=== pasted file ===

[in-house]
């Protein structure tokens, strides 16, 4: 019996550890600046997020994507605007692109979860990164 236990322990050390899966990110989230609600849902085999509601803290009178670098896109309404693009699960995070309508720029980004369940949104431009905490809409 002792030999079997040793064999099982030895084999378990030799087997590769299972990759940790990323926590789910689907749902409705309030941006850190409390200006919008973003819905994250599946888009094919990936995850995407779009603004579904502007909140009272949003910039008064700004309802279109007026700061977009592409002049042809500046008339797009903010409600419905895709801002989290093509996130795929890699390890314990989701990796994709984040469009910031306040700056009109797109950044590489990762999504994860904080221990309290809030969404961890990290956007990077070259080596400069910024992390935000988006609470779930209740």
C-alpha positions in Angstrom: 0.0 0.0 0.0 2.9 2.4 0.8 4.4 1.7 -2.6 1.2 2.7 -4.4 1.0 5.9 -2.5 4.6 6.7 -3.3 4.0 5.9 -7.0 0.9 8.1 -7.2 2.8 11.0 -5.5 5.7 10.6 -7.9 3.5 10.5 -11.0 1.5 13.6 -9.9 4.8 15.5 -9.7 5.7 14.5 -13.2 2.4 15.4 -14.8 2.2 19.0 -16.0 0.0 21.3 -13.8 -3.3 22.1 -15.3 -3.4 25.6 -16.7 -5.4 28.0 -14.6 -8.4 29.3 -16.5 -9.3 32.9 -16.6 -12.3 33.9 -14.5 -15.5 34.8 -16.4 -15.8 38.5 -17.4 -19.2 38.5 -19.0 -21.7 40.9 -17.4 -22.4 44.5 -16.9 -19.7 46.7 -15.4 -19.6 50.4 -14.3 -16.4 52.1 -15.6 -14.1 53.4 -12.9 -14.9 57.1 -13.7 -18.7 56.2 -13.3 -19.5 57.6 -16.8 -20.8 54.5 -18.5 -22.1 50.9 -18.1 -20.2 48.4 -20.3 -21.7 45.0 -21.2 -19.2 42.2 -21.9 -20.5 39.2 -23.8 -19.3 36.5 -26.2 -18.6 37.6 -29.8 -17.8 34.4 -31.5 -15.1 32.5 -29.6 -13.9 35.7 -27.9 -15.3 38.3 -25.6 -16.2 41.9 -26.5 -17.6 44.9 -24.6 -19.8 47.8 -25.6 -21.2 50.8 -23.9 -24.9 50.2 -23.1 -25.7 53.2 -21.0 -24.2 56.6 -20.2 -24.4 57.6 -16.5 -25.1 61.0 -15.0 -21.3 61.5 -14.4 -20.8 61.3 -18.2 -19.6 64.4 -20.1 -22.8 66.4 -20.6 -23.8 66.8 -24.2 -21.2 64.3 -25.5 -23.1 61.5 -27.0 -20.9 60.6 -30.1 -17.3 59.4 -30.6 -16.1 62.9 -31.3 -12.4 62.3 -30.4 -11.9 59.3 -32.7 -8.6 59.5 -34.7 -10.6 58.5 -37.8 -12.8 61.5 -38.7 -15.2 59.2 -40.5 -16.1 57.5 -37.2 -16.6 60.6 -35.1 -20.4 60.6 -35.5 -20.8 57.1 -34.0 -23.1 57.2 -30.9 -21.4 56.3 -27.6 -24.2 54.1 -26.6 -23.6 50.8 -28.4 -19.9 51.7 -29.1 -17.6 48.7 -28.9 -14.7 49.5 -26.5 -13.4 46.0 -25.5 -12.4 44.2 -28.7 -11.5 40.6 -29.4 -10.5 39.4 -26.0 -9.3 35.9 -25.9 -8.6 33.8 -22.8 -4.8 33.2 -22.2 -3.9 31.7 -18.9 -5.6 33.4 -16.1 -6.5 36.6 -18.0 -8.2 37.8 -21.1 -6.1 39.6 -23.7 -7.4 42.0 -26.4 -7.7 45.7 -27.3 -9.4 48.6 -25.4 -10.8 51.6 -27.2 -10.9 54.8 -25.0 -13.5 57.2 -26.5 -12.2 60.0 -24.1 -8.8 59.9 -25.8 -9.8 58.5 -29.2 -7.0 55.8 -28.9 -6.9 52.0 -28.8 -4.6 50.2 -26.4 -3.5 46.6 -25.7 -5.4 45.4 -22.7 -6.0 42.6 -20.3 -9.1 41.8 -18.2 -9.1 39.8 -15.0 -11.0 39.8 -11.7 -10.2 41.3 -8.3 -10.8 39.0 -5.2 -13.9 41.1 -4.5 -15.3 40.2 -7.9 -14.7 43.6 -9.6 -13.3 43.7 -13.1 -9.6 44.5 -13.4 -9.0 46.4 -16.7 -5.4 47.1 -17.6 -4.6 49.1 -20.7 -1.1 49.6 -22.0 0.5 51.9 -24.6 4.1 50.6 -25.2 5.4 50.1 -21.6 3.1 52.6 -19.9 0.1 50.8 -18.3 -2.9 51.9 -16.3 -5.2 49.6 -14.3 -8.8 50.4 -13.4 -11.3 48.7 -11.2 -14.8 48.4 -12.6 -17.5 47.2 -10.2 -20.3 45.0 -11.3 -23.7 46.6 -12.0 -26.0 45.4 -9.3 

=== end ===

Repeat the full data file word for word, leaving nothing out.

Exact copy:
[in-house]
């Protein structure tokens, strides 16, 4: 019996550890600046997020994507605007692109979860990164 236990322990050390899966990110989230609600849902085999509601803290009178670098896109309404693009699960995070309508720029980004369940949104431009905490809409 002792030999079997040793064999099982030895084999378990030799087997590769299972990759940790990323926590789910689907749902409705309030941006850190409390200006919008973003819905994250599946888009094919990936995850995407779009603004579904502007909140009272949003910039008064700004309802279109007026700061977009592409002049042809500046008339797009903010409600419905895709801002989290093509996130795929890699390890314990989701990796994709984040469009910031306040700056009109797109950044590489990762999504994860904080221990309290809030969404961890990290956007990077070259080596400069910024992390935000988006609470779930209740």
C-alpha positions in Angstrom: 0.0 0.0 0.0 2.9 2.4 0.8 4.4 1.7 -2.6 1.2 2.7 -4.4 1.0 5.9 -2.5 4.6 6.7 -3.3 4.0 5.9 -7.0 0.9 8.1 -7.2 2.8 11.0 -5.5 5.7 10.6 -7.9 3.5 10.5 -11.0 1.5 13.6 -9.9 4.8 15.5 -9.7 5.7 14.5 -13.2 2.4 15.4 -14.8 2.2 19.0 -16.0 0.0 21.3 -13.8 -3.3 22.1 -15.3 -3.4 25.6 -16.7 -5.4 28.0 -14.6 -8.4 29.3 -16.5 -9.3 32.9 -16.6 -12.3 33.9 -14.5 -15.5 34.8 -16.4 -15.8 38.5 -17.4 -19.2 38.5 -19.0 -21.7 40.9 -17.4 -22.4 44.5 -16.9 -19.7 46.7 -15.4 -19.6 50.4 -14.3 -16.4 52.1 -15.6 -14.1 53.4 -12.9 -14.9 57.1 -13.7 -18.7 56.2 -13.3 -19.5 57.6 -16.8 -20.8 54.5 -18.5 -22.1 50.9 -18.1 -20.2 48.4 -20.3 -21.7 45.0 -21.2 -19.2 42.2 -21.9 -20.5 39.2 -23.8 -19.3 36.5 -26.2 -18.6 37.6 -29.8 -17.8 34.4 -31.5 -15.1 32.5 -29.6 -13.9 35.7 -27.9 -15.3 38.3 -25.6 -16.2 41.9 -26.5 -17.6 44.9 -24.6 -19.8 47.8 -25.6 -21.2 50.8 -23.9 -24.9 50.2 -23.1 -25.7 53.2 -21.0 -24.2 56.6 -20.2 -24.4 57.6 -16.5 -25.1 61.0 -15.0 -21.3 61.5 -14.4 -20.8 61.3 -18.2 -19.6 64.4 -20.1 -22.8 66.4 -20.6 -23.8 66.8 -24.2 -21.2 64.3 -25.5 -23.1 61.5 -27.0 -20.9 60.6 -30.1 -17.3 59.4 -30.6 -16.1 62.9 -31.3 -12.4 62.3 -30.4 -11.9 59.3 -32.7 -8.6 59.5 -34.7 -10.6 58.5 -37.8 -12.8 61.5 -38.7 -15.2 59.2 -40.5 -16.1 57.5 -37.2 -16.6 60.6 -35.1 -20.4 60.6 -35.5 -20.8 57.1 -34.0 -23.1 57.2 -30.9 -21.4 56.3 -27.6 -24.2 54.1 -26.6 -23.6 50.8 -28.4 -19.9 51.7 -29.1 -17.6 48.7 -28.9 -14.7 49.5 -26.5 -13.4 46.0 -25.5 -12.4 44.2 -28.7 -11.5 40.6 -29.4 -10.5 39.4 -26.0 -9.3 35.9 -25.9 -8.6 33.8 -22.8 -4.8 33.2 -22.2 -3.9 31.7 -18.9 -5.6 33.4 -16.1 -6.5 36.6 -18.0 -8.2 37.8 -21.1 -6.1 39.6 -23.7 -7.4 42.0 -26.4 -7.7 45.7 -27.3 -9.4 48.6 -25.4 -10.8 51.6 -27.2 -10.9 54.8 -25.0 -13.5 57.2 -26.5 -12.2 60.0 -24.1 -8.8 59.9 -25.8 -9.8 58.5 -29.2 -7.0 55.8 -28.9 -6.9 52.0 -28.8 -4.6 50.2 -26.4 -3.5 46.6 -25.7 -5.4 45.4 -22.7 -6.0 42.6 -20.3 -9.1 41.8 -18.2 -9.1 39.8 -15.0 -11.0 39.8 -11.7 -10.2 41.3 -8.3 -10.8 39.0 -5.2 -13.9 41.1 -4.5 -15.3 40.2 -7.9 -14.7 43.6 -9.6 -13.3 43.7 -13.1 -9.6 44.5 -13.4 -9.0 46.4 -16.7 -5.4 47.1 -17.6 -4.6 49.1 -20.7 -1.1 49.6 -22.0 0.5 51.9 -24.6 4.1 50.6 -25.2 5.4 50.1 -21.6 3.1 52.6 -19.9 0.1 50.8 -18.3 -2.9 51.9 -16.3 -5.2 49.6 -14.3 -8.8 50.4 -13.4 -11.3 48.7 -11.2 -14.8 48.4 -12.6 -17.5 47.2 -10.2 -20.3 45.0 -11.3 -23.7 46.6 -12.0 -26.0 45.4 -9.3 